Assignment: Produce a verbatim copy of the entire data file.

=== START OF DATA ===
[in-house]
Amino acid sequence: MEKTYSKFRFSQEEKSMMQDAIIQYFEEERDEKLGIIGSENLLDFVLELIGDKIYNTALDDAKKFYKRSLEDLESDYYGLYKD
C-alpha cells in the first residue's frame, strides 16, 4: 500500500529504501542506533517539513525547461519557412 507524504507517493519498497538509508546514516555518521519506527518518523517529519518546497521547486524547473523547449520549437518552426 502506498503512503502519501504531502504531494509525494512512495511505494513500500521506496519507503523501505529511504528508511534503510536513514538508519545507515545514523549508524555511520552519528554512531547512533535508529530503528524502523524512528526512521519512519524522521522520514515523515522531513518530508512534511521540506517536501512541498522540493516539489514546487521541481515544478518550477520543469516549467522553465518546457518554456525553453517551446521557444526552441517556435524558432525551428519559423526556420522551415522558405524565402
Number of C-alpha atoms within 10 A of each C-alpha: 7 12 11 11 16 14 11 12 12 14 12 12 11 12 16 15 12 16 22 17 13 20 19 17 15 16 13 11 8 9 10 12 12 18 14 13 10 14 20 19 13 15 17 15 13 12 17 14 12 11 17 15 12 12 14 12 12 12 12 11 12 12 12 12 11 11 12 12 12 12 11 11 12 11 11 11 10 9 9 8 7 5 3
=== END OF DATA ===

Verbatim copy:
[in-house]
Amino acid sequence: MEKTYSKFRFSQEEKSMMQDAIIQYFEEERDEKLGIIGSENLLDFVLELIGDKIYNTALDDAKKFYKRSLEDLESDYYGLYKD
C-alpha cells in the first residue's frame, strides 16, 4: 500500500529504501542506533517539513525547461519557412 507524504507517493519498497538509508546514516555518521519506527518518523517529519518546497521547486524547473523547449520549437518552426 502506498503512503502519501504531502504531494509525494512512495511505494513500500521506496519507503523501505529511504528508511534503510536513514538508519545507515545514523549508524555511520552519528554512531547512533535508529530503528524502523524512528526512521519512519524522521522520514515523515522531513518530508512534511521540506517536501512541498522540493516539489514546487521541481515544478518550477520543469516549467522553465518546457518554456525553453517551446521557444526552441517556435524558432525551428519559423526556420522551415522558405524565402
Number of C-alpha atoms within 10 A of each C-alpha: 7 12 11 11 16 14 11 12 12 14 12 12 11 12 16 15 12 16 22 17 13 20 19 17 15 16 13 11 8 9 10 12 12 18 14 13 10 14 20 19 13 15 17 15 13 12 17 14 12 11 17 15 12 12 14 12 12 12 12 11 12 12 12 12 11 11 12 12 12 12 11 11 12 11 11 11 10 9 9 8 7 5 3